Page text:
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From Empire to Nationhood

Atomic weapons

Soviet atomic test, Joe-1Soviet atomic test, Joe-1The US exploded the first atomic bomb in August 1945. The destruction of the Japanese cities of Hiroshima and Nagasaki soon after marked the close of the Second World War but also heralded the dawn of a new atomic era.

America retained a nuclear monopoly until 1949 when the Soviet Union successfully tested its own device. Global annihilation then became a very real possibility.

The 1950s and early 1960s saw the introduction of the much more powerful H-bomb and new delivery systems - ballistic missiles - that deepened still further collective fear and paranoia.

Soviet strengthSoviet strengthWhile the nuclear stalemate between the US and USSR helped deter full-scale war, the two blocks nevertheless sought to protect and extend their respective ideological and strategic spheres of influence through the sponsorship of friendly regimes and the covert subversion of unfriendly governments by organisations such as the Central Intelligence Agency (CIA), which was set up in the late 1940s to help combat the perceived Soviet threat.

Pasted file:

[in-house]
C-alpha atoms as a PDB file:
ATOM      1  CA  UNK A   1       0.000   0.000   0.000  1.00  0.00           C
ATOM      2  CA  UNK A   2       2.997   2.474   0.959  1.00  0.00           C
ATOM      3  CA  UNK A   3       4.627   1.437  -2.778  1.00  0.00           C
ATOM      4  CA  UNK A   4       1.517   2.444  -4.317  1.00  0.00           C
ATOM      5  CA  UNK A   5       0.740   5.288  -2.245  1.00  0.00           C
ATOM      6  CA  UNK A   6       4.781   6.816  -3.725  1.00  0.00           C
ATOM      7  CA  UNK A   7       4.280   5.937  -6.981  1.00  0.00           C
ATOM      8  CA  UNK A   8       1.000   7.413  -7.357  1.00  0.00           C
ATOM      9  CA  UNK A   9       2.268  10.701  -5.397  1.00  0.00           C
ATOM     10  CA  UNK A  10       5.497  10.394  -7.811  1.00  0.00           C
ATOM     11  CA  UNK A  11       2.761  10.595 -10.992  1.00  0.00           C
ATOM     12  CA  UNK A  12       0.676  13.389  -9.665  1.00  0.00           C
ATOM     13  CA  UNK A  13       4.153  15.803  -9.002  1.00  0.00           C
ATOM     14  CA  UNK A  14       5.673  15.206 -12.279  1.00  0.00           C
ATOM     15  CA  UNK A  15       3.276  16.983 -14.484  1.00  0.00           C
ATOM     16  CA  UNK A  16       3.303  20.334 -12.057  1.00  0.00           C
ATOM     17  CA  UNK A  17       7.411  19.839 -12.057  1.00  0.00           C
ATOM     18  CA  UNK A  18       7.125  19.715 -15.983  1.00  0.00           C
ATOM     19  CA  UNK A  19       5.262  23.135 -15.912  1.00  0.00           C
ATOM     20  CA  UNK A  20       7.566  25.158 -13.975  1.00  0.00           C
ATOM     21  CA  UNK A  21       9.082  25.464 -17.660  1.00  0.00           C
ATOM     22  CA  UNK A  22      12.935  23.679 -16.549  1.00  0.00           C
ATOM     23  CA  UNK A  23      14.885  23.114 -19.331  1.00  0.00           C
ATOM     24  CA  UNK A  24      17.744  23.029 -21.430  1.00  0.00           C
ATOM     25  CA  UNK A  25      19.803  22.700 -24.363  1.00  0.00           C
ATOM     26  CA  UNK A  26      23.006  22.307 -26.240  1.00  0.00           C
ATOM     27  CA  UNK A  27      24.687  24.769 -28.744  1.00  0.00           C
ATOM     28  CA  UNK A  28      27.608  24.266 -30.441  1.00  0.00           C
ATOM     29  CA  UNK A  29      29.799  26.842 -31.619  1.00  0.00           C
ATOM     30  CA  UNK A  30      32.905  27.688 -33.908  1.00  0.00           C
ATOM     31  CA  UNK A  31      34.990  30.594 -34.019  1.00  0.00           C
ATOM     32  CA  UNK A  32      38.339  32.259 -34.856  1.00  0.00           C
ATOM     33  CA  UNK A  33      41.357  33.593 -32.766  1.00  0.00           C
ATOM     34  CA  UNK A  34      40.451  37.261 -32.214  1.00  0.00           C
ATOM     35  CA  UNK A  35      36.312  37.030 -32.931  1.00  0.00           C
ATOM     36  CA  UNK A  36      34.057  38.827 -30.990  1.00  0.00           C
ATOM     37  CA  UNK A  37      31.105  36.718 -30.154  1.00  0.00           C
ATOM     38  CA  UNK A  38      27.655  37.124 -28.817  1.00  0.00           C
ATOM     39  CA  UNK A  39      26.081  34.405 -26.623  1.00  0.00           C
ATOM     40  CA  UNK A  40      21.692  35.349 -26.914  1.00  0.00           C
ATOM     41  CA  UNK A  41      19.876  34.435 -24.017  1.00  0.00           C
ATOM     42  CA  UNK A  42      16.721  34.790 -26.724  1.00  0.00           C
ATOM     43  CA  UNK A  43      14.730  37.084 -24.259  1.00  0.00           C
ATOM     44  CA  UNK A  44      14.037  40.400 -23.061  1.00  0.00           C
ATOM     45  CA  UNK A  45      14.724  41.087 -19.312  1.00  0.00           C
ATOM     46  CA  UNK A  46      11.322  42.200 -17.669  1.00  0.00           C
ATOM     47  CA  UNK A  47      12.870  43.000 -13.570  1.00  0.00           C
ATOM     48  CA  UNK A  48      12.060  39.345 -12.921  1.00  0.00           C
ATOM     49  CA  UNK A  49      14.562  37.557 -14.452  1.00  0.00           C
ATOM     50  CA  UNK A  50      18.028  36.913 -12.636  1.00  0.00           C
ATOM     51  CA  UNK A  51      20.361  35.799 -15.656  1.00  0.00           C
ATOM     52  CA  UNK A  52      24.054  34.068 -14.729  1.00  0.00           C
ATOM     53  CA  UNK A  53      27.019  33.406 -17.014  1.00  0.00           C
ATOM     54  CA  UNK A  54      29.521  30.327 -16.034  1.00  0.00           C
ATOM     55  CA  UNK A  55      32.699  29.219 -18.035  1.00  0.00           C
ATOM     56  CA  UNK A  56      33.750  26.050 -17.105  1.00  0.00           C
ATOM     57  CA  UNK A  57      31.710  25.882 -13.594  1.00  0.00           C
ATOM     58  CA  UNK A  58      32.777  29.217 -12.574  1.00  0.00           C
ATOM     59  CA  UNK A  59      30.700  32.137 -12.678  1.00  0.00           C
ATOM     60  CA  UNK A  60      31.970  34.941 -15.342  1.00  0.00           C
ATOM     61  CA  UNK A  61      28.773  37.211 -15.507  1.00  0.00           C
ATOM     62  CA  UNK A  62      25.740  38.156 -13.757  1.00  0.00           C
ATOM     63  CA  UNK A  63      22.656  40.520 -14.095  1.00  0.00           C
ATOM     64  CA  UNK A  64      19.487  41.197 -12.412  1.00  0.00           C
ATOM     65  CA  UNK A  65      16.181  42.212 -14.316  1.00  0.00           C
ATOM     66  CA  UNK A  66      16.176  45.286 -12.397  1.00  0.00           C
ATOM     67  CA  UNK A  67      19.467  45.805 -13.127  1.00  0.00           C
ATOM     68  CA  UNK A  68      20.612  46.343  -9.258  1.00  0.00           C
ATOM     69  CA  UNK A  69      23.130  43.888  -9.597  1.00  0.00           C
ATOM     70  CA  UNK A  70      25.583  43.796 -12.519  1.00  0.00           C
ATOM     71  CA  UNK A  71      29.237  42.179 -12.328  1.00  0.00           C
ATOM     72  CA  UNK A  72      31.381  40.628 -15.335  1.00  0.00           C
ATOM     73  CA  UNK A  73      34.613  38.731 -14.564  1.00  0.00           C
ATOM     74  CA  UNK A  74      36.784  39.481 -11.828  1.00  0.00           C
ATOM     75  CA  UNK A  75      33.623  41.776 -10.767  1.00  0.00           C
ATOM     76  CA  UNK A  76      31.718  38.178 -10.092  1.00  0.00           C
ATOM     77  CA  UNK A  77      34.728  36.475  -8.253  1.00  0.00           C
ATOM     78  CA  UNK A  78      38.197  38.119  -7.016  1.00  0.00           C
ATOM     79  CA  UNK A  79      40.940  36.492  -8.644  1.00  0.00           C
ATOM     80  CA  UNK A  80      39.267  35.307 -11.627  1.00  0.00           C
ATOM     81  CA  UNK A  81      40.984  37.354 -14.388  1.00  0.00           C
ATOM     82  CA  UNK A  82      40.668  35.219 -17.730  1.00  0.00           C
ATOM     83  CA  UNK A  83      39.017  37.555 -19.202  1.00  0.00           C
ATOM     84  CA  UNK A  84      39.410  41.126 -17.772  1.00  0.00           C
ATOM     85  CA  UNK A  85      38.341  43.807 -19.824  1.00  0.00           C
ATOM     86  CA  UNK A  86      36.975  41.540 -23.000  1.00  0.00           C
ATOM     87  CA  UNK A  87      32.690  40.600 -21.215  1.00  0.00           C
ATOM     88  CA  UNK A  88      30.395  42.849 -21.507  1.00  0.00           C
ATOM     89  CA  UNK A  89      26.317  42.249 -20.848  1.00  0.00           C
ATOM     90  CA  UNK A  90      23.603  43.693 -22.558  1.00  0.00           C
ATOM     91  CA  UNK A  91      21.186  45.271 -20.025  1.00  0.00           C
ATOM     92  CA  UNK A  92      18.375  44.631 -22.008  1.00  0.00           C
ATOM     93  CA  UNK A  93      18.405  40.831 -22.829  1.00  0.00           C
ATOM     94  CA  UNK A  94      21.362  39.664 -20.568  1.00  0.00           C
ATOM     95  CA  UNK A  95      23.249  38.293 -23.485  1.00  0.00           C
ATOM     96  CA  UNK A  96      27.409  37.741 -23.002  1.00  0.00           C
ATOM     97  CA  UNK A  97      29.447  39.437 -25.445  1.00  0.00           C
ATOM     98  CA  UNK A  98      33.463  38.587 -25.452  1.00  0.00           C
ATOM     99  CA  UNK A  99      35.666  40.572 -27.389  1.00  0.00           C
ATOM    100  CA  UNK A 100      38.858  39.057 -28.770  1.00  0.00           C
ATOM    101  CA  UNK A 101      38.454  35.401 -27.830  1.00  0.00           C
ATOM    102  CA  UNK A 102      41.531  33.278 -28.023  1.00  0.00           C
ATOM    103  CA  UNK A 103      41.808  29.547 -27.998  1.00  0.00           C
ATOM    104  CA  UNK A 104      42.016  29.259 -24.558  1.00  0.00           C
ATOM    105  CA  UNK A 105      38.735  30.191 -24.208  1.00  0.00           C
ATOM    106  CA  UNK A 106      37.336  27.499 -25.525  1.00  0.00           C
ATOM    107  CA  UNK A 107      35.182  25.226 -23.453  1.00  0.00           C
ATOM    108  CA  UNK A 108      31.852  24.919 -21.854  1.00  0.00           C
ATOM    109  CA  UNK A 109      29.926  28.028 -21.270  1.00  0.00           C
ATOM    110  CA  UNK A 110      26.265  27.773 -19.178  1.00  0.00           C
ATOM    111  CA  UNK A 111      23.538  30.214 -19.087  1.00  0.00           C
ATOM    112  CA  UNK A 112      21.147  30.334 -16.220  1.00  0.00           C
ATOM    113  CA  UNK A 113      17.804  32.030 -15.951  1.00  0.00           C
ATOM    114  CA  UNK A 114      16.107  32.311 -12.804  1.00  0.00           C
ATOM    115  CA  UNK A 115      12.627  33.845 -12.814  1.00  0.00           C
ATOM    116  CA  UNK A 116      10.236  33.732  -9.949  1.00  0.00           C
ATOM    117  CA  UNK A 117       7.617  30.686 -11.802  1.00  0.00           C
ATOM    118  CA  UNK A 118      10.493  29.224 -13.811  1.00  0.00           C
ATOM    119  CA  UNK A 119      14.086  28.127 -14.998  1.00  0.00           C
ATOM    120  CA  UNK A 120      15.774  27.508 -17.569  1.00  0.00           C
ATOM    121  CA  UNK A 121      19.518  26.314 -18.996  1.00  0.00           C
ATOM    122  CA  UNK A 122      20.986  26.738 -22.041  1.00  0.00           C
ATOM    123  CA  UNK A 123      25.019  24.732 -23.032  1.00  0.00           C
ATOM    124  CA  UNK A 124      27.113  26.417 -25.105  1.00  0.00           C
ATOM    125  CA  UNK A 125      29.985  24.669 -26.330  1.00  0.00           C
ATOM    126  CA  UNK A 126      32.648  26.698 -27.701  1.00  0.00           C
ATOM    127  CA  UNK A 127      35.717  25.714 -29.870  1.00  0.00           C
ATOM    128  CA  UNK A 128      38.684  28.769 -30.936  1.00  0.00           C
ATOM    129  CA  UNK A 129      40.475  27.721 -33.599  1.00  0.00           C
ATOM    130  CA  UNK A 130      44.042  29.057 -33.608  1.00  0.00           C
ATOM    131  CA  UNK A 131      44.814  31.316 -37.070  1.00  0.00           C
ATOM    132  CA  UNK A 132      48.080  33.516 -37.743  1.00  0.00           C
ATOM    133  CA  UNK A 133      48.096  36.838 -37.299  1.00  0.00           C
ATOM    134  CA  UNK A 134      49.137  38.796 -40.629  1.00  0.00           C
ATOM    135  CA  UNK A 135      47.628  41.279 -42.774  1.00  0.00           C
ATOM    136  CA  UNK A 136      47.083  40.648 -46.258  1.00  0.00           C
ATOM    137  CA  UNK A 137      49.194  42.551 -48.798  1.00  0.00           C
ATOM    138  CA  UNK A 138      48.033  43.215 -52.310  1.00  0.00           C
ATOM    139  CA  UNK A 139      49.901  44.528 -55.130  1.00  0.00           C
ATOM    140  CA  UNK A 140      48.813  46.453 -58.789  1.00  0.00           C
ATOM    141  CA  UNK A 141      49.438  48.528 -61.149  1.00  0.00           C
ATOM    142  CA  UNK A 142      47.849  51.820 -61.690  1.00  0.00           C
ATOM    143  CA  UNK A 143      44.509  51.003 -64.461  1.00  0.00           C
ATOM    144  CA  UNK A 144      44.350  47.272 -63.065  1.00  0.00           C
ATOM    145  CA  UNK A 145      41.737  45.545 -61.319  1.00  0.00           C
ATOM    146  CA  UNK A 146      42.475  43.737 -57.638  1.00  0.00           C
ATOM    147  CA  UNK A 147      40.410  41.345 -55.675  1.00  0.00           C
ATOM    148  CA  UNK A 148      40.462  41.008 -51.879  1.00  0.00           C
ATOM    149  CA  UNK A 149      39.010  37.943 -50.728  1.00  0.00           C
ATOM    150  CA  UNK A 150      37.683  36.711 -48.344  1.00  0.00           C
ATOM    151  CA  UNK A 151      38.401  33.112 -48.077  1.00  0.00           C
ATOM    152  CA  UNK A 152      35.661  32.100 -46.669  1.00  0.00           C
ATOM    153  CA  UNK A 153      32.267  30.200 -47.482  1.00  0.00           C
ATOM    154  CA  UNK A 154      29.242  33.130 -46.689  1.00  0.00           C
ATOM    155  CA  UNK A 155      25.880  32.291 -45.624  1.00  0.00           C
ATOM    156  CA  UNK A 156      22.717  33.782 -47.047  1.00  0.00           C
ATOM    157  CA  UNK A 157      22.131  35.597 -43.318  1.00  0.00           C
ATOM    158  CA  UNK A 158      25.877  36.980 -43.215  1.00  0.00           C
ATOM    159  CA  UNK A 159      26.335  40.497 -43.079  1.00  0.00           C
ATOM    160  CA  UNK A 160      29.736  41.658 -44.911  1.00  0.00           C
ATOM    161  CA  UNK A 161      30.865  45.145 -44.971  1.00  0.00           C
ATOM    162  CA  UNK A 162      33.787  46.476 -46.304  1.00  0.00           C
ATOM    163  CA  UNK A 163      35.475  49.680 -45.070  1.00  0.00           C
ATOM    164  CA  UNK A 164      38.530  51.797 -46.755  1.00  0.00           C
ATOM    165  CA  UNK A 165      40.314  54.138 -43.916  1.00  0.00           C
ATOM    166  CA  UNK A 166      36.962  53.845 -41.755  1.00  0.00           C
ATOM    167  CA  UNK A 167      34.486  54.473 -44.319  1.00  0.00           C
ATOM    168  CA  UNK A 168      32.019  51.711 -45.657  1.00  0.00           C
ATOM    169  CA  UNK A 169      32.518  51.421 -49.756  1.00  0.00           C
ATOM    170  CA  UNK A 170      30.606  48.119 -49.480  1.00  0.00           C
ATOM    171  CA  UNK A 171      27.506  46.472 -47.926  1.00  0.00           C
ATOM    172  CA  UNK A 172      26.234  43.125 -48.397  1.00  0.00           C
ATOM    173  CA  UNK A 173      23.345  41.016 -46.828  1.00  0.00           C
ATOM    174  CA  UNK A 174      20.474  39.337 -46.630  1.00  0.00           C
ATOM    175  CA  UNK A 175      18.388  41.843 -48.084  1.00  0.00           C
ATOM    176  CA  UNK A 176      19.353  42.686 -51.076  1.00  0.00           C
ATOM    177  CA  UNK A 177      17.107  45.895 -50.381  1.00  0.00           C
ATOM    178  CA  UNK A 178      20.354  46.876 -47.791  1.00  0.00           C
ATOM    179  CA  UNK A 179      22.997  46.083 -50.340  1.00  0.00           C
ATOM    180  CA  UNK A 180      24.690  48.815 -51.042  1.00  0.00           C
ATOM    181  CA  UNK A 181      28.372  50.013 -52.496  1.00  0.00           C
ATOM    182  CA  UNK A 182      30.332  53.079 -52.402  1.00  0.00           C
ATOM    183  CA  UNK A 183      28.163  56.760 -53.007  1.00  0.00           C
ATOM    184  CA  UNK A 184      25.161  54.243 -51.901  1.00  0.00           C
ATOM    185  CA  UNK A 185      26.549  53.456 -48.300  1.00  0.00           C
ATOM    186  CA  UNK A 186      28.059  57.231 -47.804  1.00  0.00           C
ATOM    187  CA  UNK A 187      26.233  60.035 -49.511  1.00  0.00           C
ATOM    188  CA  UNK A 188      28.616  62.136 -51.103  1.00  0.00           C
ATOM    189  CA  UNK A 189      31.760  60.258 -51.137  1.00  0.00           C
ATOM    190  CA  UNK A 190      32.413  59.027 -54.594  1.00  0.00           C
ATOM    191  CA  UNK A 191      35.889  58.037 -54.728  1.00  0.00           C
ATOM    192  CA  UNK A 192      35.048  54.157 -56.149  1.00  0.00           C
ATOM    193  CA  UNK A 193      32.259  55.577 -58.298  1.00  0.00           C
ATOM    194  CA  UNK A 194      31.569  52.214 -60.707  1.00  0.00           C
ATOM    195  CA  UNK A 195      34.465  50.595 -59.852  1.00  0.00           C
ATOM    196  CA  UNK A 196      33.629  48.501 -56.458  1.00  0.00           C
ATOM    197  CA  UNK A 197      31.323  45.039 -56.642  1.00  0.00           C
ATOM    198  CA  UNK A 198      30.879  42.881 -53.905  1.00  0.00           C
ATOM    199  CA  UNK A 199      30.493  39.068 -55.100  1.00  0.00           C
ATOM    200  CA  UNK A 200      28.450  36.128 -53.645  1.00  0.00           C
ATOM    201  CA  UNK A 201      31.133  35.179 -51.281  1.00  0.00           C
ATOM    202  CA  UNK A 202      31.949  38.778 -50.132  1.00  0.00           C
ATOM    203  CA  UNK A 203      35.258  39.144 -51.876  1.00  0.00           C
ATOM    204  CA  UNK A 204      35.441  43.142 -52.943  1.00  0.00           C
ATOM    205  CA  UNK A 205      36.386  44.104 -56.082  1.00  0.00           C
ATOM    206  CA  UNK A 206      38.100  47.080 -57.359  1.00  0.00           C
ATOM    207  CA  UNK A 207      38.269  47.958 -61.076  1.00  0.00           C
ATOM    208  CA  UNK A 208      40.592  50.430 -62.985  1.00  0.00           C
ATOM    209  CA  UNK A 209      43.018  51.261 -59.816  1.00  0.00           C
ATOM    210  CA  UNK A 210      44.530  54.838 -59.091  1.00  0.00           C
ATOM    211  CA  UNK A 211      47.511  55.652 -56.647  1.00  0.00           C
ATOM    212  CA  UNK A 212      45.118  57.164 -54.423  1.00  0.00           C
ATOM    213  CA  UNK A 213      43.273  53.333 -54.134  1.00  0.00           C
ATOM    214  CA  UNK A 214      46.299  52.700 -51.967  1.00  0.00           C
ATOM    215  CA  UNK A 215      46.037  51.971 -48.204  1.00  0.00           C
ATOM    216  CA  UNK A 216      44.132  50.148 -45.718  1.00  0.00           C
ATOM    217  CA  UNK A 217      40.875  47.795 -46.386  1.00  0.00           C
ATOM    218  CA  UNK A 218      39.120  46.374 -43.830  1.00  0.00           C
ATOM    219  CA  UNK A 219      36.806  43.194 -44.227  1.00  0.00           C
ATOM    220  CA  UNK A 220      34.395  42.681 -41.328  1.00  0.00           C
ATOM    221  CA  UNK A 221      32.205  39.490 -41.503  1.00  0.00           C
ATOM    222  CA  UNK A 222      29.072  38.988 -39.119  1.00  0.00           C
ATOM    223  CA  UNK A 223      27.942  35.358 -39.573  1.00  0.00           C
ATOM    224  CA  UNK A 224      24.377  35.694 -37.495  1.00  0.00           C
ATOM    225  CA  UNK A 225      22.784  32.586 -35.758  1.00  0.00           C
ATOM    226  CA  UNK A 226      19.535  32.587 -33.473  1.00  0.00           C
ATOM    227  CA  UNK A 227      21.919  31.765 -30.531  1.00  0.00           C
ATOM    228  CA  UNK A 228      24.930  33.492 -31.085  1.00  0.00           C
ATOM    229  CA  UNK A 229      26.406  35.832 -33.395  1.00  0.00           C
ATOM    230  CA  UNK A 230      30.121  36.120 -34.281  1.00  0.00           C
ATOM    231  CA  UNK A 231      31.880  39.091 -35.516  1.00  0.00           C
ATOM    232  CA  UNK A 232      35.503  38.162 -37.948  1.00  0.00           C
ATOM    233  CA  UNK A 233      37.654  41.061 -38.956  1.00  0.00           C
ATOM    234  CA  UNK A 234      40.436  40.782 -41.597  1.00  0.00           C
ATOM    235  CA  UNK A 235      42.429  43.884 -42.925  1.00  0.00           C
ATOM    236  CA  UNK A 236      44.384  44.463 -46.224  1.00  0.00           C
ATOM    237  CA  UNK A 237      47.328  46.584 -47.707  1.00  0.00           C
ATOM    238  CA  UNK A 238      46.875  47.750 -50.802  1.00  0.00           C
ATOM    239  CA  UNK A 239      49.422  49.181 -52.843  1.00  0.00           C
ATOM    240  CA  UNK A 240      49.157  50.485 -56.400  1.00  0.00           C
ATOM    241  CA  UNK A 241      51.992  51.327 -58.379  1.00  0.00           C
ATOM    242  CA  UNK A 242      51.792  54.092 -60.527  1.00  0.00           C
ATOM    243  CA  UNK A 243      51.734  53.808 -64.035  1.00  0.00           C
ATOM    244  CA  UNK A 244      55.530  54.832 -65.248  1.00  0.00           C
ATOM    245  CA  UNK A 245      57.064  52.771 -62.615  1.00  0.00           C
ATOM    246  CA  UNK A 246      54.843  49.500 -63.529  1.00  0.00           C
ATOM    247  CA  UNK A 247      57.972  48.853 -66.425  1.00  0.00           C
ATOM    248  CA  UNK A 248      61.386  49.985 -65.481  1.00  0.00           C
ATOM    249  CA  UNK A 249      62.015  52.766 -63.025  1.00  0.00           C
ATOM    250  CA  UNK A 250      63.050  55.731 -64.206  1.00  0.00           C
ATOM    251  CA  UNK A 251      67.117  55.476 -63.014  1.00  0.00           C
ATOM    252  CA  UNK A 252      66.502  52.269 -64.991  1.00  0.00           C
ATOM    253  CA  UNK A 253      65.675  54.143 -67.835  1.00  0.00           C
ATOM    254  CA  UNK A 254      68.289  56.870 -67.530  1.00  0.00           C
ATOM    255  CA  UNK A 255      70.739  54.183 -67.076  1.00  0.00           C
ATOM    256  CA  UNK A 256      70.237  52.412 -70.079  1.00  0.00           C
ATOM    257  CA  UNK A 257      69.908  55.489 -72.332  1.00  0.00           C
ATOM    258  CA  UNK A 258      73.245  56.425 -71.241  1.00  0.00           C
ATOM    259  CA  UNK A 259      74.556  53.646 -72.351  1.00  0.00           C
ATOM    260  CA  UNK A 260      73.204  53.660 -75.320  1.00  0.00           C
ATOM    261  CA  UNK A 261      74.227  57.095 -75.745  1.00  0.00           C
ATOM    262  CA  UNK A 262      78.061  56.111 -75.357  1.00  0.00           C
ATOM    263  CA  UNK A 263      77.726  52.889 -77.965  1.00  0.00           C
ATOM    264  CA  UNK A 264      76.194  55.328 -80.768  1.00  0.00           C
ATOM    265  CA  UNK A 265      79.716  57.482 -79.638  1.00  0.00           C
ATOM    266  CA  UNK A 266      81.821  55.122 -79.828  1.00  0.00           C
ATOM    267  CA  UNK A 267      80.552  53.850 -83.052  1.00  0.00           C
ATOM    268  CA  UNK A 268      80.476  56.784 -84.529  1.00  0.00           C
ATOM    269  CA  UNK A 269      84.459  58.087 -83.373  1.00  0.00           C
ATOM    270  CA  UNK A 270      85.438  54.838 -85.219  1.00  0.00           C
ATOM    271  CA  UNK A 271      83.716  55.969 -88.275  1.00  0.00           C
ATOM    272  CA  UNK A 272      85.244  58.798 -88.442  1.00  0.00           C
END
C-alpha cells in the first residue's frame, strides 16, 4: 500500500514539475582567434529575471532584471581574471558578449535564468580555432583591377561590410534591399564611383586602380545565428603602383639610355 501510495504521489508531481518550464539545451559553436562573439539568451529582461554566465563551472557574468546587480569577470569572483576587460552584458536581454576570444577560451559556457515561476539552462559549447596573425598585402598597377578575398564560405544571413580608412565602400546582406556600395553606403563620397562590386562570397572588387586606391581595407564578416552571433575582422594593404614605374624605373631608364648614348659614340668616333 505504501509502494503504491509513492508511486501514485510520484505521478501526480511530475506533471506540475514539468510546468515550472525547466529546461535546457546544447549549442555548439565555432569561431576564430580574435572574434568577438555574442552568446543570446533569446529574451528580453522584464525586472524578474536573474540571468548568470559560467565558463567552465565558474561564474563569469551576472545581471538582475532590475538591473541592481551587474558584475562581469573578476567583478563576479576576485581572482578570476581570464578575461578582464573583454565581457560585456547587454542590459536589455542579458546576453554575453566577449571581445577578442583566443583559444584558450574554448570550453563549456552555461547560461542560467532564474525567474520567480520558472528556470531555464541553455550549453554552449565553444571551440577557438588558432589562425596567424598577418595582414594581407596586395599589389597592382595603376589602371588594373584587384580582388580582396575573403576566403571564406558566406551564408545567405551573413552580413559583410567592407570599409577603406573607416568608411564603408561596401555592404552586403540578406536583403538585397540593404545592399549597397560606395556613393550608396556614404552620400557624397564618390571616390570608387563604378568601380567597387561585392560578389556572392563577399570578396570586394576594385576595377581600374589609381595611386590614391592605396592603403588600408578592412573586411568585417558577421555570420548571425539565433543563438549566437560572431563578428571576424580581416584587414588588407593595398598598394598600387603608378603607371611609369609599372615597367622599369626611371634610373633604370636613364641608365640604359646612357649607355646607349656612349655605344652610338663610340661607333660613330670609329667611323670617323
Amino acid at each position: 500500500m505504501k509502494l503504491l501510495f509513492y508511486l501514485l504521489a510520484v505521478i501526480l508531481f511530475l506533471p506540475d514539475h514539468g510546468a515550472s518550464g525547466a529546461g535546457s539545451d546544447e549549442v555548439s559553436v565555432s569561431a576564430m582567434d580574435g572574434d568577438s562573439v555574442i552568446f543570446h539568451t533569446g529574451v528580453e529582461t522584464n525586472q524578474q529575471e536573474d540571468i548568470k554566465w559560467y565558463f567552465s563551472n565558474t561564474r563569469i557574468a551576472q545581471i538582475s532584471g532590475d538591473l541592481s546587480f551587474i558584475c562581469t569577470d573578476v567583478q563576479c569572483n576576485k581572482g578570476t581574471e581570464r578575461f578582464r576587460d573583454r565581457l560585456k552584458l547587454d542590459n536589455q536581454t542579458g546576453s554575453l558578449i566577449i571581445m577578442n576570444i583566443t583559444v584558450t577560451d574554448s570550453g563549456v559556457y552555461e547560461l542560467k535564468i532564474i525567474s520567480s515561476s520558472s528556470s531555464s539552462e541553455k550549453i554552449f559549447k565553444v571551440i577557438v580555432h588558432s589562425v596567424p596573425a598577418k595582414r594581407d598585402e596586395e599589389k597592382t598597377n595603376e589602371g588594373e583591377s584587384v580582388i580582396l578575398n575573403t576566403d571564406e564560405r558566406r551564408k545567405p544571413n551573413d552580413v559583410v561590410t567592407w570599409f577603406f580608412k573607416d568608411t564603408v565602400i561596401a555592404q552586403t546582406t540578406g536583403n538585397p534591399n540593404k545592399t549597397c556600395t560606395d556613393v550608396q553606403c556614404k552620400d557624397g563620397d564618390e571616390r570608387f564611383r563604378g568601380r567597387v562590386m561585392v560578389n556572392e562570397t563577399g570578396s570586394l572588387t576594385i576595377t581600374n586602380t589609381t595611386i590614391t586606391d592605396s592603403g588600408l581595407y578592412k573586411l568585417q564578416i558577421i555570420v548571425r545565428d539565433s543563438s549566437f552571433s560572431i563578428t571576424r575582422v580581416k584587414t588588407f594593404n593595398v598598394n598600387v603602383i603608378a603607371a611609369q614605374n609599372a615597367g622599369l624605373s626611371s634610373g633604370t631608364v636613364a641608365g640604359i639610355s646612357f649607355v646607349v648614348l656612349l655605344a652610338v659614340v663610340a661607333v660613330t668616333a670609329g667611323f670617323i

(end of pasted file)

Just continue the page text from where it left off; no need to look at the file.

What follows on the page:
The use of espionage and the dissemination of propaganda through such channels as Radio Free Europe and Radio Moscow also became commonplace.

V-2 rocketV-2 rocketThe main 'battleground' also moved to the developing world and former European colonies in Africa, Central and South America and South East Asia.

Such proxy wars involved the supply of arms and intelligence and intervention in civil or regional conflicts as far apart as Angola, El Salvador, Indo-China and latterly Afghanistan where the US supported the Mujahideen resistance against the Soviet invasion in 1979.

In Cuba, Latin America and the Far East in particular, Communism was often seen in more positive light as part of a struggle against old colonial powers and capitalist 'economic imperialism'.

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